f(a + h) Don't let the fact that we need to plug in the expression a + h throw you.  You plug it into the function just like you do a number.  Everywhere you have an x in your function, replace it with an a + h. *Plug in a + h for x and evaluate : Putting it all together we get: *Plug in f( a + h) and f(a) found above           *Combine like terms   *Divide out h from every term Answer/Discussion to 5a To find g(-1), we need to go to the piece of the function that x = -1 would be under, which would be the first one where x<  0. *This piece of the function is used when x < 0 *This is a constant function, it is always equal to 7

 To find g(0), we need to go to the piece of the function that x = 0 would be under, which would be the first one where x <  0. *This piece of the function is used when x < 0 *This is a constant function, it is always equal to 7

 To find g(4), we need to go to the piece of the function that x = 4 would be under, which would be the last one where x > 0. *This piece of the function is used when x > 0   *Plug in 4 for x Answer/Discussion to 6a Since we can plug in any value for x (input variable) and get a real number answer for our function (output variable), then there are no restrictions.  Therefore the domain is all real numbers. Answer/Discussion to 6b Our restriction here is that the denominator of a fraction can never be equal to 0.  So to find our domain, we want to set the denominator equal to 0 and restrict those values. *The den. cannot equal to 0 *Factoring to help "solve" *3 and -1 are restricted values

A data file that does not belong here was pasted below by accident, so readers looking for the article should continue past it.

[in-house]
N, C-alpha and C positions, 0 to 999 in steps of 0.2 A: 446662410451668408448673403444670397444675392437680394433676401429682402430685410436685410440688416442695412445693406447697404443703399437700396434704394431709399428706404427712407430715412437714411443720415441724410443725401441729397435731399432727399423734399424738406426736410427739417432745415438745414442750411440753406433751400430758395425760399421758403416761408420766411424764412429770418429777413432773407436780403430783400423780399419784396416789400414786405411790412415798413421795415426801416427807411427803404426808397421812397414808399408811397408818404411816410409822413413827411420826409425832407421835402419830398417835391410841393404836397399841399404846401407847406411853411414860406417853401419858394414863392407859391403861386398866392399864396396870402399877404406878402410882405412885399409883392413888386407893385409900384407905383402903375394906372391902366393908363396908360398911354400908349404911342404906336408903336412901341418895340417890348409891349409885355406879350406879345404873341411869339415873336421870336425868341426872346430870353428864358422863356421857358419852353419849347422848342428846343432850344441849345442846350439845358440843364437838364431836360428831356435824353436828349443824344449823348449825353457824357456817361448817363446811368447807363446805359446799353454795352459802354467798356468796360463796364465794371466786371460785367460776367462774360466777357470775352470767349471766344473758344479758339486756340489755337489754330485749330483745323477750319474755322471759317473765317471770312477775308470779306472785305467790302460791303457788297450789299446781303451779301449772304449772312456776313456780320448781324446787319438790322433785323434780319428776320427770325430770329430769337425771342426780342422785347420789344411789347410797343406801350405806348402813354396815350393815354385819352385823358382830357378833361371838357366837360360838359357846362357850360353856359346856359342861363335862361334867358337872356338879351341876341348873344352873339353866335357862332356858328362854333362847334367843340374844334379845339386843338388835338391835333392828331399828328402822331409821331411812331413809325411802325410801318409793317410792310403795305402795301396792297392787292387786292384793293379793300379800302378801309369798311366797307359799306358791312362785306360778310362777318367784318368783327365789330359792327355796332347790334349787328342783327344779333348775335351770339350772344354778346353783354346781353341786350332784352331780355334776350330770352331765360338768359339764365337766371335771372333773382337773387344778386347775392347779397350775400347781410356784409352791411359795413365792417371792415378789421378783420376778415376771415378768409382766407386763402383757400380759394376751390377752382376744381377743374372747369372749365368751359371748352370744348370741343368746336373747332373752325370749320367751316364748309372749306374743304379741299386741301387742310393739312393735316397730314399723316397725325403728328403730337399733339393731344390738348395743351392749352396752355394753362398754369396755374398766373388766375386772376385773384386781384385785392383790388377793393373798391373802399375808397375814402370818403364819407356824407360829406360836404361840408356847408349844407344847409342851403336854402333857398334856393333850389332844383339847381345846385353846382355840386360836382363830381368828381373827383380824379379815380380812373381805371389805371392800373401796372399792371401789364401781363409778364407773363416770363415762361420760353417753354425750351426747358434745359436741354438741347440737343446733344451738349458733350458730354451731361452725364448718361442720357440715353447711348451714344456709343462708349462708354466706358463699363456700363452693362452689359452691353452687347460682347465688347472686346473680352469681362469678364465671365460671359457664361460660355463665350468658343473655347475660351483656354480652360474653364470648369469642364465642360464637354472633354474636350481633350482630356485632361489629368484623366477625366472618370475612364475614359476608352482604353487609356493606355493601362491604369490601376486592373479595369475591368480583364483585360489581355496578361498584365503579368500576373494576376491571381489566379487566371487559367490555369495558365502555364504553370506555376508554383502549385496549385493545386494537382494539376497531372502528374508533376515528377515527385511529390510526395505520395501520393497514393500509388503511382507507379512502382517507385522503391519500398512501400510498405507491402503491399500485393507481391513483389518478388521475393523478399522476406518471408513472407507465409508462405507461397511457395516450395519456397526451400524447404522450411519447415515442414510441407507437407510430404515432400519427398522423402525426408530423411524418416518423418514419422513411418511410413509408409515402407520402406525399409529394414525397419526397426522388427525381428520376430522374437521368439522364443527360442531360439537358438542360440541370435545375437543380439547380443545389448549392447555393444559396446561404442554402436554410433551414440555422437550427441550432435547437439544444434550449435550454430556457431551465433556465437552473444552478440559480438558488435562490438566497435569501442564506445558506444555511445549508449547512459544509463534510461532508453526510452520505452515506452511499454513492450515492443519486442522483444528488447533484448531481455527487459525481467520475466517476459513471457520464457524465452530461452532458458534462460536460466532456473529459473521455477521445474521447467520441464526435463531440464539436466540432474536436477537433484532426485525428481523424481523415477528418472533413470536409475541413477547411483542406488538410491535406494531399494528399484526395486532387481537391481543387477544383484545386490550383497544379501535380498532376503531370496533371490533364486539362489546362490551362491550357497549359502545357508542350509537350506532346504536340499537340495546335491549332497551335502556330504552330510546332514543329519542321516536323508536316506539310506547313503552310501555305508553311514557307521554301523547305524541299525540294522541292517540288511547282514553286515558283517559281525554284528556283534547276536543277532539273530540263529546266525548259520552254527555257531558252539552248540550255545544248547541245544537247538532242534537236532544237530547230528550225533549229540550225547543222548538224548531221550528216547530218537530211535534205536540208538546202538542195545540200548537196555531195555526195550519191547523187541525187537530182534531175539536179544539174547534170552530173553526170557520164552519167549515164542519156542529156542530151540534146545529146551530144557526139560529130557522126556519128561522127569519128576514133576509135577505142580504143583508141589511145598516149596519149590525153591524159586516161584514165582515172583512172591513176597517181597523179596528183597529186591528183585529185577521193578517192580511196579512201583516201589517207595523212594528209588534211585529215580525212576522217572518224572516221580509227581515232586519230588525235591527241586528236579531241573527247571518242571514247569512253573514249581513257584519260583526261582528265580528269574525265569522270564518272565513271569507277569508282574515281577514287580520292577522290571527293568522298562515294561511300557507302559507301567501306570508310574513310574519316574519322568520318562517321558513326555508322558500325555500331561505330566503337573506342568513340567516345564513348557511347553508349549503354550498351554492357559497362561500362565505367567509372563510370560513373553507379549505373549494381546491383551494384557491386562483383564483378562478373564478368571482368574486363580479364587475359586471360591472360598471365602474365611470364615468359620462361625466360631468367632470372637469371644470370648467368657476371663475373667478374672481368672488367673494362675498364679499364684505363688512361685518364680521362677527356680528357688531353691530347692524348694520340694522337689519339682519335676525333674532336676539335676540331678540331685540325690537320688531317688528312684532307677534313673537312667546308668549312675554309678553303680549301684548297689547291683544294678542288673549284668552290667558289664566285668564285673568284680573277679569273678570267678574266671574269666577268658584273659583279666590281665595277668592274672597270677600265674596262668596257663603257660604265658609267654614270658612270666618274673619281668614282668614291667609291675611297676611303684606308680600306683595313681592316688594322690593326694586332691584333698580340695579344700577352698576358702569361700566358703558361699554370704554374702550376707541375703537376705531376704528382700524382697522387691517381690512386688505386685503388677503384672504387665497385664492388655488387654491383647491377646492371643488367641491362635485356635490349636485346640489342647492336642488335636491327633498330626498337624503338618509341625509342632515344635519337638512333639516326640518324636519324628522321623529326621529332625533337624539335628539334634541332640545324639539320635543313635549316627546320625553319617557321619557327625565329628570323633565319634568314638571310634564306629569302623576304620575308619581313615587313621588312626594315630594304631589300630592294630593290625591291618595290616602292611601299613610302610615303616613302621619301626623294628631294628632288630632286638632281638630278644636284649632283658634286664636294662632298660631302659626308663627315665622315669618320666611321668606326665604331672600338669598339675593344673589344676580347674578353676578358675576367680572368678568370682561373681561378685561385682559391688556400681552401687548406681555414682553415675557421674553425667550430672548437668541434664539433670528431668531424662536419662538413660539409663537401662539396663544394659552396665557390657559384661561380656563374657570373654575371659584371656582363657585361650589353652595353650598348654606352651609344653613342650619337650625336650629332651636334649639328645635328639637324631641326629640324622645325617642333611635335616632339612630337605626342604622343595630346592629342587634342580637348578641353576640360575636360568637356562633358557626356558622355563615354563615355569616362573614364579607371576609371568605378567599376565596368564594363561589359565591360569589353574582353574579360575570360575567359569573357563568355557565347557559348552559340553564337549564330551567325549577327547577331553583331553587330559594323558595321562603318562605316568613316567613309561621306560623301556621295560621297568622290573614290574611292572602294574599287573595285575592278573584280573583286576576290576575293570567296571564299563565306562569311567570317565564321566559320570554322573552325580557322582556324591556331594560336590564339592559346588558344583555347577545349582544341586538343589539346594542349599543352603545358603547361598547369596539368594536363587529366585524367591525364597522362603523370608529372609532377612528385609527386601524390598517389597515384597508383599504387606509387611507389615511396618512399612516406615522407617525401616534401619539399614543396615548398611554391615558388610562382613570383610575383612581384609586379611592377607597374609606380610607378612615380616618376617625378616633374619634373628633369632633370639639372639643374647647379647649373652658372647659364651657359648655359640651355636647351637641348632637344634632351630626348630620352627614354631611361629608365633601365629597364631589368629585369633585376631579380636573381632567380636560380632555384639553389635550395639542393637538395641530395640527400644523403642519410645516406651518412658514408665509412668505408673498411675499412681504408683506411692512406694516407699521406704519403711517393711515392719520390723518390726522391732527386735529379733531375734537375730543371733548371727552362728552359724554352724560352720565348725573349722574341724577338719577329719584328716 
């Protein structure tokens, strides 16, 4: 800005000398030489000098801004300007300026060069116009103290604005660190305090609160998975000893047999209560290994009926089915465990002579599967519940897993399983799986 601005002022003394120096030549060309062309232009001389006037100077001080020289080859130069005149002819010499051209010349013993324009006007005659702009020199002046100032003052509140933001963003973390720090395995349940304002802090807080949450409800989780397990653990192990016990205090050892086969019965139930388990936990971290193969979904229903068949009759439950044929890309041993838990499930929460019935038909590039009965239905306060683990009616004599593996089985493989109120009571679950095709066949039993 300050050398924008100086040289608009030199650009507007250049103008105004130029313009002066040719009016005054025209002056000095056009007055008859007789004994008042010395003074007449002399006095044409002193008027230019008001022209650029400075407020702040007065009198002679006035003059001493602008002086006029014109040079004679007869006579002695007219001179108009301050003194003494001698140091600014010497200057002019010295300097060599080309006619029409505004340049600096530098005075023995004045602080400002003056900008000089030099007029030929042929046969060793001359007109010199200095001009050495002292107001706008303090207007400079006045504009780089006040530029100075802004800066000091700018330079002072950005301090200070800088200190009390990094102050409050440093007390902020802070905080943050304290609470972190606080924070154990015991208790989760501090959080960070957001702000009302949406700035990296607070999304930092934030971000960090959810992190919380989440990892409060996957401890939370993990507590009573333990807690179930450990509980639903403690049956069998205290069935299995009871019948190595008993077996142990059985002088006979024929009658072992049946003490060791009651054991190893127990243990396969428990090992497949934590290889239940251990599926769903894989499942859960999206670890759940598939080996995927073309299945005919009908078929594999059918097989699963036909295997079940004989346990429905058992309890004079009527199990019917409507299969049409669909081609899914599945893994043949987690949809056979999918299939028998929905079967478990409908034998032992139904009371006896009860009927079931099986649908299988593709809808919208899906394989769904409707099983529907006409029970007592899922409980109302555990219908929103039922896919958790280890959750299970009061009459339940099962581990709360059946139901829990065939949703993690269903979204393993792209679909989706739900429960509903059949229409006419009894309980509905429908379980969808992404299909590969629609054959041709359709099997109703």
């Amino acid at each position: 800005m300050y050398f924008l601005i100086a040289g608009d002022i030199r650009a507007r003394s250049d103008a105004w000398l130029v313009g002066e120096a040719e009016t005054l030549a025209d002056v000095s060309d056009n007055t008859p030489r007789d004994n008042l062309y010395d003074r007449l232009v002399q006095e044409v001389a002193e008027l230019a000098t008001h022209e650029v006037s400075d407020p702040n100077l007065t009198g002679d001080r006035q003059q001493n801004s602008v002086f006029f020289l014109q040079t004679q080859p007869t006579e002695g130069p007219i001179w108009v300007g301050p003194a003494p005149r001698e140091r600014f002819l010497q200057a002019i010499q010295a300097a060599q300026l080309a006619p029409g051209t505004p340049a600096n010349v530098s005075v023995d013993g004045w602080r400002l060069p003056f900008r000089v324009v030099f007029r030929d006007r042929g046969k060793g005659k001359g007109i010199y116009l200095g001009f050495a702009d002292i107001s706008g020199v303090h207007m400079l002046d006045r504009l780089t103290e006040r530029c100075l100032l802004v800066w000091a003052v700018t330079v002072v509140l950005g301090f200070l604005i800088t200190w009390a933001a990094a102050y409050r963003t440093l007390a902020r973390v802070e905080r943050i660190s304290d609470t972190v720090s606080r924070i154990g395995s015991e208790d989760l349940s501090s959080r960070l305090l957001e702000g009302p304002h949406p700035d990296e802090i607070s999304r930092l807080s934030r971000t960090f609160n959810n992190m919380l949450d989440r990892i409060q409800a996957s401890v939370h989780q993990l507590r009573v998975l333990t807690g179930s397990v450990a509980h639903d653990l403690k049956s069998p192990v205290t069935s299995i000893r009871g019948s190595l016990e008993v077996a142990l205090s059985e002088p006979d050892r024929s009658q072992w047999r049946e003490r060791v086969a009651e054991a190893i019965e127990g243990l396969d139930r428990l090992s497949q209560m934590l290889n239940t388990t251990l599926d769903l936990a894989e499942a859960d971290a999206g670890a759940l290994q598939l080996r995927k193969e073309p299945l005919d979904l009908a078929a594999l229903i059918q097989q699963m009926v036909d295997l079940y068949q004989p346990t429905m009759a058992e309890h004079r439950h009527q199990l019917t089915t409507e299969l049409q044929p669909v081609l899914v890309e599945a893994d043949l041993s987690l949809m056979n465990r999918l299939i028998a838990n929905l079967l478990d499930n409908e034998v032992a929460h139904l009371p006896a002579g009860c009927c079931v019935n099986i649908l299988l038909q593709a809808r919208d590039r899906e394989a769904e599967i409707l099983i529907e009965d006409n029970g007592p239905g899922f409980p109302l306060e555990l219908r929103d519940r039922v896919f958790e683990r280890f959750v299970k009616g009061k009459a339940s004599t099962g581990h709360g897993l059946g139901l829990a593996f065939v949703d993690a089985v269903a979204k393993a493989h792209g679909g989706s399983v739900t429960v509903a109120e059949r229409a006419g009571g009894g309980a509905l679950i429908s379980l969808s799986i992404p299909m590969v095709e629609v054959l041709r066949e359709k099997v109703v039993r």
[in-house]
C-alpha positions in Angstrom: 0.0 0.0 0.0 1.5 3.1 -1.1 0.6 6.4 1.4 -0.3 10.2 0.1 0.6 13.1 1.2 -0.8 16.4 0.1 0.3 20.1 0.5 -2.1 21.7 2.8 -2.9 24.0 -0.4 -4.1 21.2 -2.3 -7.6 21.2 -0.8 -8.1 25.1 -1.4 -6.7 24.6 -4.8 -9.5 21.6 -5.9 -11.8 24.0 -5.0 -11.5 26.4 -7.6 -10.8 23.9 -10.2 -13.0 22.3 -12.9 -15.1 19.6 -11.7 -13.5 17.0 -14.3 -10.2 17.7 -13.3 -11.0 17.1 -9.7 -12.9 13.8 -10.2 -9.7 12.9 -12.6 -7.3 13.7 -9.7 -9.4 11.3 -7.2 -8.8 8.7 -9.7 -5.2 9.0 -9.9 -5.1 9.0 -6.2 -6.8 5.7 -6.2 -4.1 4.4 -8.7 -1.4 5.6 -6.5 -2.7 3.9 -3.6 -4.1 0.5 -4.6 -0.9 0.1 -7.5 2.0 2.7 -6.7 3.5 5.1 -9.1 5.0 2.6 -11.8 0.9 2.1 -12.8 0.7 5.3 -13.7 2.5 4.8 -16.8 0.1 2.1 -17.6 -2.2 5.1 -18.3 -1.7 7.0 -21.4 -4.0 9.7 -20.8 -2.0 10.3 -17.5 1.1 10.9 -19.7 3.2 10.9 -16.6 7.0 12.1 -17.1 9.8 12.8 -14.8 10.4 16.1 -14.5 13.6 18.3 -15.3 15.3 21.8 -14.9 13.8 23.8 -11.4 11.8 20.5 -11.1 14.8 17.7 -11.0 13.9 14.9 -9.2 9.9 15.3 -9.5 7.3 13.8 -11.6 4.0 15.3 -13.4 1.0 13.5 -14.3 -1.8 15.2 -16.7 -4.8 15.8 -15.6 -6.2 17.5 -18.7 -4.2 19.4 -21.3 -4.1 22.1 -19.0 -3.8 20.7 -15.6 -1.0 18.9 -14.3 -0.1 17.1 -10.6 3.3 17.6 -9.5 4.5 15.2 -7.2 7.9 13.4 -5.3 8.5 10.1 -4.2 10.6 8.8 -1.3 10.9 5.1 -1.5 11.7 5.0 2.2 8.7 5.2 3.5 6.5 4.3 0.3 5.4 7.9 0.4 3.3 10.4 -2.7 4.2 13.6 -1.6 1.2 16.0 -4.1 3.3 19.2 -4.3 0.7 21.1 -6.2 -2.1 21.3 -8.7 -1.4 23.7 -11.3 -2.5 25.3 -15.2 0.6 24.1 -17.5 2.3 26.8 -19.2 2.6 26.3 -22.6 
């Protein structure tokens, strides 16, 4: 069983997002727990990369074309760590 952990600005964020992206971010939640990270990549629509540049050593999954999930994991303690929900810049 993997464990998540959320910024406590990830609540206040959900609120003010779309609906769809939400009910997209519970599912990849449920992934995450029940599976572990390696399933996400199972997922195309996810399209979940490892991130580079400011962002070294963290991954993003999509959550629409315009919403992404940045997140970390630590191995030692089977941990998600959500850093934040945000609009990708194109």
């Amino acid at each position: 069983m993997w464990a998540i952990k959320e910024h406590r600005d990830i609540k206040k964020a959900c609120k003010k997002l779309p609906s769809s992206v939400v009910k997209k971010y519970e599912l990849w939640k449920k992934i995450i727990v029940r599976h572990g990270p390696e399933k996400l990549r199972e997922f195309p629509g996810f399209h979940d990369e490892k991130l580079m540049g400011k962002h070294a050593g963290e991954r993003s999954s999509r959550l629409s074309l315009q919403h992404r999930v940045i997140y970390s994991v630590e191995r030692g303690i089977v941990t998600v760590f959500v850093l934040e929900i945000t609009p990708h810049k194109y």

Our domain would be all real numbers except 3 and -1, because 3 and -1 both make the denominator equal to 0, which would not give us a real number answer for our function. Answer/Discussion to 6c This time we do have a restriction on our domain.  We can only take the square root of a number greater than or equal to 0. So we must set the radicand (the inside of the radical) greater than or equal to 0. *Inv. of add. 1 is sub. 1   *Inv. of mult. 2 is div. 2 *This is our domain

 Only values of x that are greater than or equal to -1/2 make the original radicand greater than or equal to 0, so x > -1/2 is our domain for this function.

Last revised on March 29, 2010 by Kim Seward.